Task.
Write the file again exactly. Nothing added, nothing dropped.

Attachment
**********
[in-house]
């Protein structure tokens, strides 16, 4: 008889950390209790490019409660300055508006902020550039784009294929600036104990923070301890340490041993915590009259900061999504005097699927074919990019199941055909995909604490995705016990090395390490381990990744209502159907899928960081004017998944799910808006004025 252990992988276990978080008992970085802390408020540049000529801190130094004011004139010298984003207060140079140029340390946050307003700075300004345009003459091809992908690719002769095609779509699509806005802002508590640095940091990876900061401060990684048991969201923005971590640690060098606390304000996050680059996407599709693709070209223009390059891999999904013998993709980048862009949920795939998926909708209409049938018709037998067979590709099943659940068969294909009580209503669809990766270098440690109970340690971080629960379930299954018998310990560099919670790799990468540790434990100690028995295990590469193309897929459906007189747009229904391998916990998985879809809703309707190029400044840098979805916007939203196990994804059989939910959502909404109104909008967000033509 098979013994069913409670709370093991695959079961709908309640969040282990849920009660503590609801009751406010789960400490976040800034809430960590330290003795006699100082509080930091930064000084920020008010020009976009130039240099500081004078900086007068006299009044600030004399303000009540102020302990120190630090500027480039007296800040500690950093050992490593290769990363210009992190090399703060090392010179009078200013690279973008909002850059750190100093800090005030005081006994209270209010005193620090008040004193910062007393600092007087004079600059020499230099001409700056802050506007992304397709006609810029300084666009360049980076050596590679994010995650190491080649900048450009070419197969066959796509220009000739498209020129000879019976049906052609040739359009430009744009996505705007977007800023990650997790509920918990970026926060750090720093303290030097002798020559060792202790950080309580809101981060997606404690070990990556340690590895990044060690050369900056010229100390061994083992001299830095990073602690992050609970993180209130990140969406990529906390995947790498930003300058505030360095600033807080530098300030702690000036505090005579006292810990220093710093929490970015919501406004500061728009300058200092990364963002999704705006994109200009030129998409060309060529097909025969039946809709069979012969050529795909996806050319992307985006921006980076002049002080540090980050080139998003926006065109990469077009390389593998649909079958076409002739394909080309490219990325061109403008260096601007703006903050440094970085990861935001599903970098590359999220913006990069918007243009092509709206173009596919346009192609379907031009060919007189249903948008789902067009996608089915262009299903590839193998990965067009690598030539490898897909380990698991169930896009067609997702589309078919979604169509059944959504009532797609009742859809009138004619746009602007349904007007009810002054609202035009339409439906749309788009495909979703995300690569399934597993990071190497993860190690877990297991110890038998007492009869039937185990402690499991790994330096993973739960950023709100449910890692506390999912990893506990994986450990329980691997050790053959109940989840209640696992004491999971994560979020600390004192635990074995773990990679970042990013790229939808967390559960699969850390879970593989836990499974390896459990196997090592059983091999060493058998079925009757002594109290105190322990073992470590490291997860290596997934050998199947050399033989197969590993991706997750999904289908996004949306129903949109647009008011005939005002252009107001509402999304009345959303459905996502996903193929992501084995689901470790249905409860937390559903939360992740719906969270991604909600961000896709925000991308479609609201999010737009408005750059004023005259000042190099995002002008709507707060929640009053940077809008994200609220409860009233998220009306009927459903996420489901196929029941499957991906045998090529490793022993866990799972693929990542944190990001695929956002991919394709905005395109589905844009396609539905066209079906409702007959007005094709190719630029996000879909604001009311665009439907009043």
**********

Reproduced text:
[in-house]
């Protein structure tokens, strides 16, 4: 008889950390209790490019409660300055508006902020550039784009294929600036104990923070301890340490041993915590009259900061999504005097699927074919990019199941055909995909604490995705016990090395390490381990990744209502159907899928960081004017998944799910808006004025 252990992988276990978080008992970085802390408020540049000529801190130094004011004139010298984003207060140079140029340390946050307003700075300004345009003459091809992908690719002769095609779509699509806005802002508590640095940091990876900061401060990684048991969201923005971590640690060098606390304000996050680059996407599709693709070209223009390059891999999904013998993709980048862009949920795939998926909708209409049938018709037998067979590709099943659940068969294909009580209503669809990766270098440690109970340690971080629960379930299954018998310990560099919670790799990468540790434990100690028995295990590469193309897929459906007189747009229904391998916990998985879809809703309707190029400044840098979805916007939203196990994804059989939910959502909404109104909008967000033509 098979013994069913409670709370093991695959079961709908309640969040282990849920009660503590609801009751406010789960400490976040800034809430960590330290003795006699100082509080930091930064000084920020008010020009976009130039240099500081004078900086007068006299009044600030004399303000009540102020302990120190630090500027480039007296800040500690950093050992490593290769990363210009992190090399703060090392010179009078200013690279973008909002850059750190100093800090005030005081006994209270209010005193620090008040004193910062007393600092007087004079600059020499230099001409700056802050506007992304397709006609810029300084666009360049980076050596590679994010995650190491080649900048450009070419197969066959796509220009000739498209020129000879019976049906052609040739359009430009744009996505705007977007800023990650997790509920918990970026926060750090720093303290030097002798020559060792202790950080309580809101981060997606404690070990990556340690590895990044060690050369900056010229100390061994083992001299830095990073602690992050609970993180209130990140969406990529906390995947790498930003300058505030360095600033807080530098300030702690000036505090005579006292810990220093710093929490970015919501406004500061728009300058200092990364963002999704705006994109200009030129998409060309060529097909025969039946809709069979012969050529795909996806050319992307985006921006980076002049002080540090980050080139998003926006065109990469077009390389593998649909079958076409002739394909080309490219990325061109403008260096601007703006903050440094970085990861935001599903970098590359999220913006990069918007243009092509709206173009596919346009192609379907031009060919007189249903948008789902067009996608089915262009299903590839193998990965067009690598030539490898897909380990698991169930896009067609997702589309078919979604169509059944959504009532797609009742859809009138004619746009602007349904007007009810002054609202035009339409439906749309788009495909979703995300690569399934597993990071190497993860190690877990297991110890038998007492009869039937185990402690499991790994330096993973739960950023709100449910890692506390999912990893506990994986450990329980691997050790053959109940989840209640696992004491999971994560979020600390004192635990074995773990990679970042990013790229939808967390559960699969850390879970593989836990499974390896459990196997090592059983091999060493058998079925009757002594109290105190322990073992470590490291997860290596997934050998199947050399033989197969590993991706997750999904289908996004949306129903949109647009008011005939005002252009107001509402999304009345959303459905996502996903193929992501084995689901470790249905409860937390559903939360992740719906969270991604909600961000896709925000991308479609609201999010737009408005750059004023005259000042190099995002002008709507707060929640009053940077809008994200609220409860009233998220009306009927459903996420489901196929029941499957991906045998090529490793022993866990799972693929990542944190990001695929956002991919394709905005395109589905844009396609539905066209079906409702007959007005094709190719630029996000879909604001009311665009439907009043």